EU Commission bites back on PVC research

Bjerregaard's office rebukes industry group over prediction that studies will find PVC "innocent"

The European Commission has hit back at the PVC industry for claiming that forthcoming EU research studies will "exonerate" the controversial plastic (ENDS Daily 13 April). Peter Jørgensen, spokesman for acting environment commissioner Ritt Bjerregaard, said yesterday that it was "completely irresponsible and totally misleading" for industry association ECVM to have drawn any conclusions from studies that had not yet been completed.

Mr Jørgensen was responding to comments made by ECVM director, John Svalander, on Monday. Briefing journalists, Mr Svalander said he believed the Commission's research would find in PVC's favour and show there was no need for drastic new regulations to restrict its use. Mr Svalander implied he had seen drafts of the research - due to be completed later this year - and that the evidence gathered so far was looking good for his industry. He challenged the Commission to publish all the results, suggesting that it might otherwise selectively release information pointing towards a need for tougher regulation.

Mr Jørgensen condemned the suggestion that the Commission would hide positive results, saying he found it "extremely unfortunate that the PVC industry puts into question the objectivity and independence of the work initiated by the Commission".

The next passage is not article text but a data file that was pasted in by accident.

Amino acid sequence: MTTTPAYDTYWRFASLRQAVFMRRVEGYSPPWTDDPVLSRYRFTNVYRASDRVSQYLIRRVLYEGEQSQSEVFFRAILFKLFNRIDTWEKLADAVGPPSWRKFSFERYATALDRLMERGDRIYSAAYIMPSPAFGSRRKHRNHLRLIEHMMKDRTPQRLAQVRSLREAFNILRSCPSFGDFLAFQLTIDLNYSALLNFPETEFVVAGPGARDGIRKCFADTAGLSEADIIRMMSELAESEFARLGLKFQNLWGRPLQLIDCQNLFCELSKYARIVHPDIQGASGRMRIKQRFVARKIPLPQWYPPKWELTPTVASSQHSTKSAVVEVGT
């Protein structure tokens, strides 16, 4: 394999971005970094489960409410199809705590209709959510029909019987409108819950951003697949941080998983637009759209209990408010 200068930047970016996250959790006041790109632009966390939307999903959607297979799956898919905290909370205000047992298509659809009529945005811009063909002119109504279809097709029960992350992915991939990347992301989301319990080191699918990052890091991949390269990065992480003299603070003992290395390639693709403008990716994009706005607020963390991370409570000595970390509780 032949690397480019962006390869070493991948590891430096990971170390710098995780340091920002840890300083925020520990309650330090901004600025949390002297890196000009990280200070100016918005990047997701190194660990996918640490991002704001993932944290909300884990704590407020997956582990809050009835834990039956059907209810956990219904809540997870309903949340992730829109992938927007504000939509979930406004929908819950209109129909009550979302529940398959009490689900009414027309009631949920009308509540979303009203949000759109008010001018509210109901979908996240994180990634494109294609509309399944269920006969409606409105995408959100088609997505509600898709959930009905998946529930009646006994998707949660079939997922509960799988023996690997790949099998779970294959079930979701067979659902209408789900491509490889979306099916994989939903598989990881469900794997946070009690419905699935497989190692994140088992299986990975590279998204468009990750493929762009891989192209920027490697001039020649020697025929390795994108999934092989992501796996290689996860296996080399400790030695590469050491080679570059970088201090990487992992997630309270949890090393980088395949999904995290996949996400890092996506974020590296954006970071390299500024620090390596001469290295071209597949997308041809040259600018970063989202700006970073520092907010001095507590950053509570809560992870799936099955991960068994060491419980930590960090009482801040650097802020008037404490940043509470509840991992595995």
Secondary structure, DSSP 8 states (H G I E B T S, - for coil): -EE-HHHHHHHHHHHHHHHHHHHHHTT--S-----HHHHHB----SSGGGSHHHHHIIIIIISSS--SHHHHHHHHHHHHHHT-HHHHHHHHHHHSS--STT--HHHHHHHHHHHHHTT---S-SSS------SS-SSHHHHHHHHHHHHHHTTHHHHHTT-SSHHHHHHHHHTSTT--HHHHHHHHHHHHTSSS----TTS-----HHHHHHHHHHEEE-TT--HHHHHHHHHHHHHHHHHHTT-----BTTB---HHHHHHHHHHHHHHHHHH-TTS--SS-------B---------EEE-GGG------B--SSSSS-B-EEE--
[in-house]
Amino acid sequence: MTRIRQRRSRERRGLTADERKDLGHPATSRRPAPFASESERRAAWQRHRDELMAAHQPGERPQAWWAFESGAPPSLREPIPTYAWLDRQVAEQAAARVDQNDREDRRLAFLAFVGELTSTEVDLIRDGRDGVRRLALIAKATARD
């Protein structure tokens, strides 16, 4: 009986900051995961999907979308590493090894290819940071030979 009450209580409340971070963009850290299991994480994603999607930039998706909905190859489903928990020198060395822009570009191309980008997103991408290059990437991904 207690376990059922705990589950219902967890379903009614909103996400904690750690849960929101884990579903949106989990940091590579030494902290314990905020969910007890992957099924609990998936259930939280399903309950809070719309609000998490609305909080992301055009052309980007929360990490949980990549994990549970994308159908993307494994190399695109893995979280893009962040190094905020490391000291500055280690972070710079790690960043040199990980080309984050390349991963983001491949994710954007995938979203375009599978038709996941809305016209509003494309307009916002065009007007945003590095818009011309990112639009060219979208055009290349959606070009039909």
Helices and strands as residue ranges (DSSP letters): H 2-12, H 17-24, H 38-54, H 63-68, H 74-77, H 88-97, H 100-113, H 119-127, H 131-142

The research - five studies in all - is intended to form the basis for any future proposals the Commission might make on new regulations on PVC. Ms Bjerregaard launched the so-called horizontal approach to PVC after being defeated in an attempt to include restrictions on the plastic in the Commission's proposed end-of-life vehicles directive (ENDS Daily 14 July 1997). Mr Jørgensen underlined yesterday that the studies had been commissioned "due to the concerns of the Commission related to the use of PVC".

A Commission official told ENDS Daily that the draft reports were strictly confidential and that no drafts had been circulated outside the research bodies or the Commission itself. The ECVM today clarified its position, admitting that it has not, in fact, seen any of the drafts.

On whether or not the reports would eventually be made public, once completed, the Commission official said that reports of this kind were usually published, but that this was at the discretion of the Commission. "Any report commissioned by the Commission is property of the Commission and it can decide at any time to do what it wants [with it]," he said.

ECVM's Jean-Pierre De Grève said that although the Commission was not obliged to publish the research, he felt sure it would do so because of the public interest. "A lot of people - especially MEPs - are waiting for the horizontal initiative, and there is no reason not to publish," he said.

Follow Up:
European Commission, tel: +32 2 295 1111.

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